It seems strange that a timer battery voltage should have caused your problem. I’m using a single Lipo for 1 (BMT) and 2 servos models and that’s OK even at around 3.85v. I use a voltage booster on my 3 servo model (BMT) that pumps it up to 5v and again it is perfect. Normally a low battery (NiMH) causes the servos to slow up and judder (more) but I never had a problem in loading the program in such circumstances.

    Think world domination program – when Governer Magic goes to his mountain retreat you just know its going to be ‘big trouble’. Also, why did he call his latest timer the ‘universe timer’ ………………

    Anyway, glad its sorted.

    Roger Morrell

    CHE and Oliver

    The reason is to do with the model of PP, model of timer, the number of servos and the type of battery. The SMT timer is 4 servos. Oliver’s battery is a large NiMH. This is the battery that Victor recommends, however a LiPoly has much lower internal resistance and the voltage does not fall off under load as does the typical NiMH. CHE’s model have less servos and he used a different PP.

    While we use a serial protocol to communicate between the timers and PP it is not true RS-232 spec. The voltage is much lower. It turns out that the Palm III and TRGs are the least senstive to voltage, the M series has other characteristics and the Tungstens some thing different again.

    Any one who has flown R/C partcularily years ago when I was so misguided and battery technology was not was good as now would have never flown an airplane that they had not charged that morning or at the latest the night before. I was not surprised when another customer told me he had trouble because he has not charged his baterry for a couple of contests, I just did not think that anyone would not charge before every contest as a matter or course.


    Electric Timer rules:

    Assuming you have a good cable and good program in the Black Magic:
    First, try a new battery.
    Second, Test switches with a meter.
    Third, unplug servo one at a time and replace with a “known” good plug

    Per Roger, less than 15% of the timers sent to him for repair need repair, its usualy one of the above.

    Other recent F1A Black Magic lessons learned:

    Hector Diez– single grain of sand got in the hook forward micro switch lever preventing the forward switch singal thus putting the timer in DT time reset mode and it continued to beep away. Lesson: Keep switches clean.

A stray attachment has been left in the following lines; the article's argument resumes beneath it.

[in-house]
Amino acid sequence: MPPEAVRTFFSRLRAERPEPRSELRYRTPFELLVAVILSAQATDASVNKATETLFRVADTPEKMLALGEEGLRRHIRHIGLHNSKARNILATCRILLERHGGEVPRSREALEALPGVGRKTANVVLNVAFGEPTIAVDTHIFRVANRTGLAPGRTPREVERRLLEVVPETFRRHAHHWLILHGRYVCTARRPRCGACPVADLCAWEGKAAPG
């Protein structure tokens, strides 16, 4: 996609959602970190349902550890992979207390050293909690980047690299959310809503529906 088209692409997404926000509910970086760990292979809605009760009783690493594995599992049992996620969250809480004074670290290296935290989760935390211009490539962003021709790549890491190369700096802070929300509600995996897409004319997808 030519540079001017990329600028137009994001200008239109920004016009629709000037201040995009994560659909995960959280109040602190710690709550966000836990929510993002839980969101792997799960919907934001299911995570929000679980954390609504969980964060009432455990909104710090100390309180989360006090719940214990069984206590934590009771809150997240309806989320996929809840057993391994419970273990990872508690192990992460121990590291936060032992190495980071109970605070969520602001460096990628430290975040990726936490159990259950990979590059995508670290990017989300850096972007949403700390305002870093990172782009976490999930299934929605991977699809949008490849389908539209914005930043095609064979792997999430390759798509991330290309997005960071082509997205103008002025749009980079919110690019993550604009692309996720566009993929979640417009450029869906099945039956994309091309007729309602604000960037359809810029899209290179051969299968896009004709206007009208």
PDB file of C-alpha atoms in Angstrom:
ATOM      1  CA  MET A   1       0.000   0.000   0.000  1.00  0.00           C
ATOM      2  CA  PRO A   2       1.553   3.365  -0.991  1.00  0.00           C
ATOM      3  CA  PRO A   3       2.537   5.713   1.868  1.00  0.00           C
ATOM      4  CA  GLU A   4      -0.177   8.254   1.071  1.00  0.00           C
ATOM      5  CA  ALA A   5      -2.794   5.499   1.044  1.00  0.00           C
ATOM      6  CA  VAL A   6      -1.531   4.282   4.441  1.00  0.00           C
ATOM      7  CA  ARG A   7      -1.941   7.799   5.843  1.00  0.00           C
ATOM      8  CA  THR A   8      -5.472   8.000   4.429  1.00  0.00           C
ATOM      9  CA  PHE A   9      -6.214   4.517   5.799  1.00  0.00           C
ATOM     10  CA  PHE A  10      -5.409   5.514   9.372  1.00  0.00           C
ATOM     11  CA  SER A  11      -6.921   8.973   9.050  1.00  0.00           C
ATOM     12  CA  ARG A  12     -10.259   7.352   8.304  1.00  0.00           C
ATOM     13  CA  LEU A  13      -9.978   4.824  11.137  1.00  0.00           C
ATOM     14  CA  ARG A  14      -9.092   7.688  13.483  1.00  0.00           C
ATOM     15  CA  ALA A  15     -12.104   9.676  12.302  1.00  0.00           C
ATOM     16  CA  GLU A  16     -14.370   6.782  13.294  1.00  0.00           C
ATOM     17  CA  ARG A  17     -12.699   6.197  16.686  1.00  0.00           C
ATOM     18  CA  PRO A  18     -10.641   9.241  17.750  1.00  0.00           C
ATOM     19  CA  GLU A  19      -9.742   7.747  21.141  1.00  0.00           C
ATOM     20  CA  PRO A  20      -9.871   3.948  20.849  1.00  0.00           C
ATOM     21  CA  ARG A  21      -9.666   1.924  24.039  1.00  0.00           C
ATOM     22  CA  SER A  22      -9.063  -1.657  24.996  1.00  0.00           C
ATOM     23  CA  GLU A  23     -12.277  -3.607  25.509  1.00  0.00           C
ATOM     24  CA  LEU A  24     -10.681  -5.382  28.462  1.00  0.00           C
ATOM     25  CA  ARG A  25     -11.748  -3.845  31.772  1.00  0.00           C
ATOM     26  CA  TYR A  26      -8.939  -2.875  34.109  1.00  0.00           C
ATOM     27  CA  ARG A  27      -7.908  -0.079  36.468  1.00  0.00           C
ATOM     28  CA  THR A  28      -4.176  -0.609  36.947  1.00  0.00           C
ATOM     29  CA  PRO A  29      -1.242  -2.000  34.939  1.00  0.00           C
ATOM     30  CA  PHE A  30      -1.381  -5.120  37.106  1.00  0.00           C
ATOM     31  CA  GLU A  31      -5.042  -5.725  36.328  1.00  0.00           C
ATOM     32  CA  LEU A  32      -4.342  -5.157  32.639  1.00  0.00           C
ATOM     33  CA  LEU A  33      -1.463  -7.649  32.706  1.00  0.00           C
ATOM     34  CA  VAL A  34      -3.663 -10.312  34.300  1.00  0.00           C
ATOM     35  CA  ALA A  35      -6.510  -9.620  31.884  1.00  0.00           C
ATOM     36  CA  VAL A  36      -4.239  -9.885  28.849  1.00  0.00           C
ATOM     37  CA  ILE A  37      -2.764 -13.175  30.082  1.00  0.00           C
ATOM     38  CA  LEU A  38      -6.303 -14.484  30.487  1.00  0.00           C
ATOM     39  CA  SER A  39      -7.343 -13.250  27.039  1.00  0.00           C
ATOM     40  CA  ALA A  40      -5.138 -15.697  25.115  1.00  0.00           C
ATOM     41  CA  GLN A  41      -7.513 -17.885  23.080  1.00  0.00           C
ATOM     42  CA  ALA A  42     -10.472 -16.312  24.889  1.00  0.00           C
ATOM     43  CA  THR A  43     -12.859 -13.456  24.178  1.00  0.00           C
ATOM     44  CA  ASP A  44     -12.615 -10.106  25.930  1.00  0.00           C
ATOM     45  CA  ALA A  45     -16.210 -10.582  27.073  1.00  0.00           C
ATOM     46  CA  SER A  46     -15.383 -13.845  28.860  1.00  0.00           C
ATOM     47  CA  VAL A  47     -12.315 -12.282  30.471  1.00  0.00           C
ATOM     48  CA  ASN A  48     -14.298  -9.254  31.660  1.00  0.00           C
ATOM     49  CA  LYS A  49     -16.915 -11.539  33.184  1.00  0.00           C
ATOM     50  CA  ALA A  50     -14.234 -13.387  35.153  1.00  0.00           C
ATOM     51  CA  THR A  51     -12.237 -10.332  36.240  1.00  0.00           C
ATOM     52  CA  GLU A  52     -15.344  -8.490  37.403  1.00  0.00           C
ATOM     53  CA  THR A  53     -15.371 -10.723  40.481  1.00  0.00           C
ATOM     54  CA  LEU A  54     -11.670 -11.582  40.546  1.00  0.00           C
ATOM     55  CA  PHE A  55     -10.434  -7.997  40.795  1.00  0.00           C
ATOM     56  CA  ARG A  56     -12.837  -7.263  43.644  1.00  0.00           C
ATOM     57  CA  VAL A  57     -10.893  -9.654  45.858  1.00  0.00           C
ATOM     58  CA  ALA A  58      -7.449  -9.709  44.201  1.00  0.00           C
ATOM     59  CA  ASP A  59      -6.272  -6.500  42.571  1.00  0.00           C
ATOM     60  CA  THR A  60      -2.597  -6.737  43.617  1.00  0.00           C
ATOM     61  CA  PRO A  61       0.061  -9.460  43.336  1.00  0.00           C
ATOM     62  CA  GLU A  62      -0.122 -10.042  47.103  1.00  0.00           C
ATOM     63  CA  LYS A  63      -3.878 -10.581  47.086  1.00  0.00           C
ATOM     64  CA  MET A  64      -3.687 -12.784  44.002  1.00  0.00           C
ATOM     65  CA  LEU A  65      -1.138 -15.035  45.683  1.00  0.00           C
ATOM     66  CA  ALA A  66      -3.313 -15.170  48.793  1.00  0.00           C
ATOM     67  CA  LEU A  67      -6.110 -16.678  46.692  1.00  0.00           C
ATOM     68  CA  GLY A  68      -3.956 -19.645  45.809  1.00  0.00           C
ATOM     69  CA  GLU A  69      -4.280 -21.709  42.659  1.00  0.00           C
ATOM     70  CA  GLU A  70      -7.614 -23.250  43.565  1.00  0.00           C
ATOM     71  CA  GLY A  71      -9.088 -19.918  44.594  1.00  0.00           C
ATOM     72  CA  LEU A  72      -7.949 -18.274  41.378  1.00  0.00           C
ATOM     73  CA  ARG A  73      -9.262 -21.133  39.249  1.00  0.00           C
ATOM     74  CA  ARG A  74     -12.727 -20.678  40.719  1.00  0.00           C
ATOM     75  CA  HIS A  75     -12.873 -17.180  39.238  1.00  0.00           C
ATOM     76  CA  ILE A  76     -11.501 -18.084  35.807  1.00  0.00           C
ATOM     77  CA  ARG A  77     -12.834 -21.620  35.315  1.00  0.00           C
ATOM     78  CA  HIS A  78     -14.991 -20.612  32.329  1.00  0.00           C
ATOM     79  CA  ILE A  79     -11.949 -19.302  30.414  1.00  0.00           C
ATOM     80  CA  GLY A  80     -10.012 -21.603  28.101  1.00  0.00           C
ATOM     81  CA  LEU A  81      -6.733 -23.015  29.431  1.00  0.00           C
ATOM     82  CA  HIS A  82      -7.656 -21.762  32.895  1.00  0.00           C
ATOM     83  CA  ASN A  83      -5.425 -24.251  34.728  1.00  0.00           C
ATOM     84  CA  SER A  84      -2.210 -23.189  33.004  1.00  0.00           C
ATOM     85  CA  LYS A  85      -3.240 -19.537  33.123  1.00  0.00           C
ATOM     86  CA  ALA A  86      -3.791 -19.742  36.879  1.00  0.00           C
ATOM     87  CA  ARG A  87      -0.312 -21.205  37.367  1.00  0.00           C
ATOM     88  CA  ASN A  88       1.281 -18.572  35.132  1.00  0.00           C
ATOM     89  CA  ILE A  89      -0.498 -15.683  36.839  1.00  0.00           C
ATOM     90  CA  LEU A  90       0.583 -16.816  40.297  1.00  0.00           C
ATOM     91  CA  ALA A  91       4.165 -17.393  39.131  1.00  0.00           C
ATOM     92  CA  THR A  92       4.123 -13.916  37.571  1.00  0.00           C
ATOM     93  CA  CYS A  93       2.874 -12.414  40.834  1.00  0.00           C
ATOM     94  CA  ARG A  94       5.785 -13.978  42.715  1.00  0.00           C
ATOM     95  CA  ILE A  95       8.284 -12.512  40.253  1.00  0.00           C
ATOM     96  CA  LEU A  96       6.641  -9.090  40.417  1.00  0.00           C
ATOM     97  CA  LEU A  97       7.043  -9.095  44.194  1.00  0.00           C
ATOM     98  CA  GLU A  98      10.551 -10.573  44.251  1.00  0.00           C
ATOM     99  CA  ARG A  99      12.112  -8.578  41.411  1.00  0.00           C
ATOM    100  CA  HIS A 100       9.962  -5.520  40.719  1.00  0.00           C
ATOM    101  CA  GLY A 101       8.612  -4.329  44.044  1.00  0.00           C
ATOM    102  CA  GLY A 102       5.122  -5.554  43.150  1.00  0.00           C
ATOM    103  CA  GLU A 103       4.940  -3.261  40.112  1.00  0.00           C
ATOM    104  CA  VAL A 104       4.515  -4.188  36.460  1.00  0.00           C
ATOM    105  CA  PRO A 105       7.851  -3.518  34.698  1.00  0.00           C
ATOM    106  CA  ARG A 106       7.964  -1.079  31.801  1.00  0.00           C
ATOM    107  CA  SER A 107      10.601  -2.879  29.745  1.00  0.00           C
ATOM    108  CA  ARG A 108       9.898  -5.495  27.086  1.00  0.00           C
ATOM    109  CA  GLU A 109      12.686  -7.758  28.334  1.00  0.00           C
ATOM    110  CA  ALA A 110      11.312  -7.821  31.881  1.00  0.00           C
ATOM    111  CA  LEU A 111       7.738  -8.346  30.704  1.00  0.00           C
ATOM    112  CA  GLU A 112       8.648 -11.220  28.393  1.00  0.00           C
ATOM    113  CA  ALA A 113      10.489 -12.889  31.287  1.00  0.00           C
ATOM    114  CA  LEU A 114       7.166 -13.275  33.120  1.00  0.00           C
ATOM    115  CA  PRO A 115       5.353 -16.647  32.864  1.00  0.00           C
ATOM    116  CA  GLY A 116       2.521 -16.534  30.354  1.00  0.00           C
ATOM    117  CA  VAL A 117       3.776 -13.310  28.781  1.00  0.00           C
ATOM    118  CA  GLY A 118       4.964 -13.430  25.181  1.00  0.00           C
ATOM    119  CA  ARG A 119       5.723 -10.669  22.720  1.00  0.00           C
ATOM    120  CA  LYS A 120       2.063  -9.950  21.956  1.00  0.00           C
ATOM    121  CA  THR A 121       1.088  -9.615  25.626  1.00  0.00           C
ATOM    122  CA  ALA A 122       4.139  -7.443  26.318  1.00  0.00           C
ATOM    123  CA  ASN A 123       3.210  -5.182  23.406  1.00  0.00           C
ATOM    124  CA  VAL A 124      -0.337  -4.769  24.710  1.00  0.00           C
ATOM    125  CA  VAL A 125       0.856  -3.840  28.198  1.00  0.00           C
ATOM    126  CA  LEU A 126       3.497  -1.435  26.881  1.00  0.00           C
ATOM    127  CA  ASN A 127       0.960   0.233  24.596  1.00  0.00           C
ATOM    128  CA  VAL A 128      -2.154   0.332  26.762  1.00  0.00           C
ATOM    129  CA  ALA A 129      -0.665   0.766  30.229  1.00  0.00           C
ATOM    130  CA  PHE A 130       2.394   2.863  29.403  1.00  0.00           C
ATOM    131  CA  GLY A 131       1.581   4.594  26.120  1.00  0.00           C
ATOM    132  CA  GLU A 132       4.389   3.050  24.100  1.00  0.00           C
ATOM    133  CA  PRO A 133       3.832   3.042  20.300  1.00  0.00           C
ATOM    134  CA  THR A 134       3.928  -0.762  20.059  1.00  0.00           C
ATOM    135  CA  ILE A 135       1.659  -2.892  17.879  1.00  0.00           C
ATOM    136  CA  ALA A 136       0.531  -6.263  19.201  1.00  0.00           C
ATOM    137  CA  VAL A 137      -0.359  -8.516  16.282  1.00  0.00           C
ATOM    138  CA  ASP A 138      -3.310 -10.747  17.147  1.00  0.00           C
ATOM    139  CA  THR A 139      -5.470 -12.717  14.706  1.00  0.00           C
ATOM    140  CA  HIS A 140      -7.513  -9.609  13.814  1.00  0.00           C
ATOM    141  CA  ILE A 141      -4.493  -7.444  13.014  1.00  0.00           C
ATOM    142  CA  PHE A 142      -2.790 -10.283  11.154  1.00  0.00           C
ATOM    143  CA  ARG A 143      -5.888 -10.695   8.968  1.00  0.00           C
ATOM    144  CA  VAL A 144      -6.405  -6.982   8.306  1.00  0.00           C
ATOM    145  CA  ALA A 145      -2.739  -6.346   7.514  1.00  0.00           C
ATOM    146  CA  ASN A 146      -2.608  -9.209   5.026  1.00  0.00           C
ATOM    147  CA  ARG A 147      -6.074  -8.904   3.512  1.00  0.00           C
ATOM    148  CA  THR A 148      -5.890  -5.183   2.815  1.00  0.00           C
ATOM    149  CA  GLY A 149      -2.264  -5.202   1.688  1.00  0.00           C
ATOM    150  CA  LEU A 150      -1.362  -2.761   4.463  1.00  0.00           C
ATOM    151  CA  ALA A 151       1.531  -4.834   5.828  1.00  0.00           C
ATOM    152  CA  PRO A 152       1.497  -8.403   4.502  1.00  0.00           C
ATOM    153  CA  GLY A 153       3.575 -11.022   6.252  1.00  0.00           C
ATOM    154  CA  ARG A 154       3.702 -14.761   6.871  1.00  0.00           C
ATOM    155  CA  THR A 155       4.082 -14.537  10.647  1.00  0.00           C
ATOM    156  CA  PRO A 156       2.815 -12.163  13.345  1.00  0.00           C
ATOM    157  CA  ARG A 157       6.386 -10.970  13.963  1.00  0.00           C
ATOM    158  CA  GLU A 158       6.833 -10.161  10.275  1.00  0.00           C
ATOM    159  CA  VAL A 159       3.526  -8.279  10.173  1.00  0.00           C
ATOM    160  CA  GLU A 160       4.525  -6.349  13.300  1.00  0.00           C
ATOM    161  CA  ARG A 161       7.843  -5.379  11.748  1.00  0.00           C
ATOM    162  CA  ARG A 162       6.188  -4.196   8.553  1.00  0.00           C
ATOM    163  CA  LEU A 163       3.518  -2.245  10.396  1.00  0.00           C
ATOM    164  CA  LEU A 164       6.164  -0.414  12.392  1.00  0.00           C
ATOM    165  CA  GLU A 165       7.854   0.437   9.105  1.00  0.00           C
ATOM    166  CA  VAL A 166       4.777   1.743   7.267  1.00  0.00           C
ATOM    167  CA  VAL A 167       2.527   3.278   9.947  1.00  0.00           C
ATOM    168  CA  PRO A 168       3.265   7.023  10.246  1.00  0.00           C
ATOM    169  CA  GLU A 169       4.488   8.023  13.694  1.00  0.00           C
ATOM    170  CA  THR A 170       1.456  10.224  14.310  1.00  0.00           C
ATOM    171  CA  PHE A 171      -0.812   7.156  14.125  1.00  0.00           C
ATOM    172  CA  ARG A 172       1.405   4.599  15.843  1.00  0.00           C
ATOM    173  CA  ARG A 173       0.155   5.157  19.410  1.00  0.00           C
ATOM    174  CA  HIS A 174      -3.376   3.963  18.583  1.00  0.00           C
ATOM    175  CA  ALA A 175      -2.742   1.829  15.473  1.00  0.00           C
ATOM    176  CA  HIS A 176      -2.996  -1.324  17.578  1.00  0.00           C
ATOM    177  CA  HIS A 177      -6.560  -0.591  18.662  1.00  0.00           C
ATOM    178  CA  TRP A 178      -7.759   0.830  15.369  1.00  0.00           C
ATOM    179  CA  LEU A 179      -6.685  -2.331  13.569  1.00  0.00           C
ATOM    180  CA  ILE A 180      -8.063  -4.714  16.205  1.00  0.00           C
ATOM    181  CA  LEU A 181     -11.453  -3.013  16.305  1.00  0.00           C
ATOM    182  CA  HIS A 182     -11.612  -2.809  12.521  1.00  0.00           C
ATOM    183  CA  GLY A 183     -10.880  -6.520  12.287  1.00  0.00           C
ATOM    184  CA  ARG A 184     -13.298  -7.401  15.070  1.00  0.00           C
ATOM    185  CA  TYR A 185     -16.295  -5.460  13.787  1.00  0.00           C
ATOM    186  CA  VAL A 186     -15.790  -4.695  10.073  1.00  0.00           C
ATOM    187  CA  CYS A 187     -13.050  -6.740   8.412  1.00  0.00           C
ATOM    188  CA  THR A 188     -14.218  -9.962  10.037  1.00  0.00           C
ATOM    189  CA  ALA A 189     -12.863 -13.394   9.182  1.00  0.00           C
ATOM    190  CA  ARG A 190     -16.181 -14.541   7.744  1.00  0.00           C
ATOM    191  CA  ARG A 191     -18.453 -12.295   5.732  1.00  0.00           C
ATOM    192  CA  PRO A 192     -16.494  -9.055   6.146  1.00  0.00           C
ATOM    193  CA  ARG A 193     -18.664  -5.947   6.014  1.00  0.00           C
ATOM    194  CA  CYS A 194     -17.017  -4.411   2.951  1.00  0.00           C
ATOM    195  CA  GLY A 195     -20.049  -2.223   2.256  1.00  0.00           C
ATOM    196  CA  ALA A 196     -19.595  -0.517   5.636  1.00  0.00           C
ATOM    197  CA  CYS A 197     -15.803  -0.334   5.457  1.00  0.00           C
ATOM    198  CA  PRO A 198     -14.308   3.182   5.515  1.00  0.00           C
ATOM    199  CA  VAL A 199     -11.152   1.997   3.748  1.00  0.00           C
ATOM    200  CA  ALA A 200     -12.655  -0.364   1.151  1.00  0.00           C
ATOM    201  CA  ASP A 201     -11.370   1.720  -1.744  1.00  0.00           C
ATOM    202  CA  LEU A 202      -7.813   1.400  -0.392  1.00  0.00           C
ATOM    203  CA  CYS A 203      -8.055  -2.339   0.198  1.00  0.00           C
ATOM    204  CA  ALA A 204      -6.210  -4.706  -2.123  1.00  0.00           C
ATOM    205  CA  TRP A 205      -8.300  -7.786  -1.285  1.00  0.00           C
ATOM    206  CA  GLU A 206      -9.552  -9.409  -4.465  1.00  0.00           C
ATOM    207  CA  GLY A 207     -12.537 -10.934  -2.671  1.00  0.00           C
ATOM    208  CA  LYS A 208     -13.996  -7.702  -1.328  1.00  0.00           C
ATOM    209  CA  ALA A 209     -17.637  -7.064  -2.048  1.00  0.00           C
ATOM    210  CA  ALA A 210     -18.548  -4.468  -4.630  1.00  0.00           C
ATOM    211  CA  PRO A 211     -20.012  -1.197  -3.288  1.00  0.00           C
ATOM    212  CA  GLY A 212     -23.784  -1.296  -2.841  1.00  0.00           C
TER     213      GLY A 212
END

Hector Diez– somehow the Fly-a-way number got set to zero resulting in no circle tow / bunt (ie the timer sent DT command). Lesson: learn the settings on the More Screen- a quick check could save a lot of trouble shooting time.

    Jon Davis– some how the hook bounce got set to zero. After an hour of checking switched with a meter, hooking up good servoes, new battery, the enlightenment came when the timer worked when test releasing the latch but when the hook was forward and the hook was pulled to relase the latch the timer went to bunt (hook still forward). The shock from the keeper release shocked the reed switch to closed position. Reset the hook bounce to 12 and all is well. Lesson: repeat of above–

    Jon Davis: Jon soldered the battery connector directly to the timer pins– an earlier timer with th smaller pins. A pin fatigued and cracked causing intermentent contct / failure. we field solder the wire directly to the board for the MaxMen. Jon don’t forget you need to do the the correct fix. New pins and connector / wire. In full disclousure, I initially set this model up– I put the battery pins on the top of the timer so the battery connector could be made easily- worked well initially but long term bad idea, too much battery wire movement. I have learned and no longer solder to the Black Magic at all– Roger does not frown at me now. Lesson: do not solder to timer

    Lee Hines: picked up iron particles when flying down under on switch magnets causing irractic opperation. Removing iron particle fixed the problem. Lesson- keep you magnets clean.

    Jim Parker: Dare I mention RDT again??? Installed a Bauer RDT on a new model which did not seem to work. Fortunately, the model sitting in the work shop DT before the 3 minute setting it had. Turns out I had put 1 minute time on the line the RDT is set to (Line 10 is what I use). The RDT worked but the minute had to count down before DT’ing. Lesson- set the RDT line time to zero.

    Jim Parker: Similar to above. After installing a new servo, I did not reset the RDT stab servo position line (line 10). I had tested the model without the stab and it looked “OK”. The first flight RDT the servo commanded the stab to the old position which was not enough to DT– fortunately this was a stab up rotation which put the model into a stall. If it had been a stab down rotation the model would have been in near bunt position– ouch. Lesson make sure to set RDT positon properly and test the total assembled system (this was also the Hubble Space Telescope lesson).